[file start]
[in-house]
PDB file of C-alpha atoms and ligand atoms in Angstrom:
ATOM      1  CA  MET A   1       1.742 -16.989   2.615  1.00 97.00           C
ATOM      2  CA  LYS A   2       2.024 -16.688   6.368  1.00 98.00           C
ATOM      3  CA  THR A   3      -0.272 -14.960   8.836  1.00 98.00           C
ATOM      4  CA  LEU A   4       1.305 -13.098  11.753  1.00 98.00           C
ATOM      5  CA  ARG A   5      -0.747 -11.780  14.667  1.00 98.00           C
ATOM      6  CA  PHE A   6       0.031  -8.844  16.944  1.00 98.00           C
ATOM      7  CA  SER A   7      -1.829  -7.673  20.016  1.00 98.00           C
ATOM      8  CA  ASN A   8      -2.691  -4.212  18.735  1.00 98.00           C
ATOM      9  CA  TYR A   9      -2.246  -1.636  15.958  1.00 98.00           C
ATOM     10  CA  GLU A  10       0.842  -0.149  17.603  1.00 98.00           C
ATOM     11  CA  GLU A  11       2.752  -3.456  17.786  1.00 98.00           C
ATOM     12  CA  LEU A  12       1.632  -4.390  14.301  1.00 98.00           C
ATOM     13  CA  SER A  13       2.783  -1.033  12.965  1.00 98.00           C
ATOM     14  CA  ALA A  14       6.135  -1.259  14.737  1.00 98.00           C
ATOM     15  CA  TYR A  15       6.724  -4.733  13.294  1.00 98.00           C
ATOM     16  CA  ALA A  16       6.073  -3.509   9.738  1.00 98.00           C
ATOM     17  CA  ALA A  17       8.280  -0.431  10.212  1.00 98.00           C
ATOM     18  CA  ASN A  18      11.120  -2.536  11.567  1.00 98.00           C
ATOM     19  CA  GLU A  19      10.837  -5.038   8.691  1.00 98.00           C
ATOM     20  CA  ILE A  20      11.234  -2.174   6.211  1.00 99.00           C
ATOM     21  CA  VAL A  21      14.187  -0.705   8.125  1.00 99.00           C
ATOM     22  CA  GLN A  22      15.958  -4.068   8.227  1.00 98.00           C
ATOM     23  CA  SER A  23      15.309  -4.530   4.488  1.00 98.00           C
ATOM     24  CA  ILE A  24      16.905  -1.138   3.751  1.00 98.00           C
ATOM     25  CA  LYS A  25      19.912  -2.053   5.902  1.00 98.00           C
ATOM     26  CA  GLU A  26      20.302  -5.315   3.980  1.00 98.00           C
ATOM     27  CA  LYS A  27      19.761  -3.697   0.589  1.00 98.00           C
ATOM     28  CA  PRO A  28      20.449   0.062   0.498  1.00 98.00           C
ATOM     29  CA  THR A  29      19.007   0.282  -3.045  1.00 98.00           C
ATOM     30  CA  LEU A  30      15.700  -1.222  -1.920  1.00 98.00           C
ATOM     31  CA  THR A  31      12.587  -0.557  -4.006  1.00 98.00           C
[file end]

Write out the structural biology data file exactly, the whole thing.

[in-house]
PDB file of C-alpha atoms and ligand atoms in Angstrom:
ATOM      1  CA  MET A   1       1.742 -16.989   2.615  1.00 97.00           C
ATOM      2  CA  LYS A   2       2.024 -16.688   6.368  1.00 98.00           C
ATOM      3  CA  THR A   3      -0.272 -14.960   8.836  1.00 98.00           C
ATOM      4  CA  LEU A   4       1.305 -13.098  11.753  1.00 98.00           C
ATOM      5  CA  ARG A   5      -0.747 -11.780  14.667  1.00 98.00           C
ATOM      6  CA  PHE A   6       0.031  -8.844  16.944  1.00 98.00           C
ATOM      7  CA  SER A   7      -1.829  -7.673  20.016  1.00 98.00           C
ATOM      8  CA  ASN A   8      -2.691  -4.212  18.735  1.00 98.00           C
ATOM      9  CA  TYR A   9      -2.246  -1.636  15.958  1.00 98.00           C
ATOM     10  CA  GLU A  10       0.842  -0.149  17.603  1.00 98.00           C
ATOM     11  CA  GLU A  11       2.752  -3.456  17.786  1.00 98.00           C
ATOM     12  CA  LEU A  12       1.632  -4.390  14.301  1.00 98.00           C
ATOM     13  CA  SER A  13       2.783  -1.033  12.965  1.00 98.00           C
ATOM     14  CA  ALA A  14       6.135  -1.259  14.737  1.00 98.00           C
ATOM     15  CA  TYR A  15       6.724  -4.733  13.294  1.00 98.00           C
ATOM     16  CA  ALA A  16       6.073  -3.509   9.738  1.00 98.00           C
ATOM     17  CA  ALA A  17       8.280  -0.431  10.212  1.00 98.00           C
ATOM     18  CA  ASN A  18      11.120  -2.536  11.567  1.00 98.00           C
ATOM     19  CA  GLU A  19      10.837  -5.038   8.691  1.00 98.00           C
ATOM     20  CA  ILE A  20      11.234  -2.174   6.211  1.00 99.00           C
ATOM     21  CA  VAL A  21      14.187  -0.705   8.125  1.00 99.00           C
ATOM     22  CA  GLN A  22      15.958  -4.068   8.227  1.00 98.00           C
ATOM     23  CA  SER A  23      15.309  -4.530   4.488  1.00 98.00           C
ATOM     24  CA  ILE A  24      16.905  -1.138   3.751  1.00 98.00           C
ATOM     25  CA  LYS A  25      19.912  -2.053   5.902  1.00 98.00           C
ATOM     26  CA  GLU A  26      20.302  -5.315   3.980  1.00 98.00           C
ATOM     27  CA  LYS A  27      19.761  -3.697   0.589  1.00 98.00           C
ATOM     28  CA  PRO A  28      20.449   0.062   0.498  1.00 98.00           C
ATOM     29  CA  THR A  29      19.007   0.282  -3.045  1.00 98.00           C
ATOM     30  CA  LEU A  30      15.700  -1.222  -1.920  1.00 98.00           C
ATOM     31  CA  THR A  31      12.587  -0.557  -4.006  1.00 98.00           C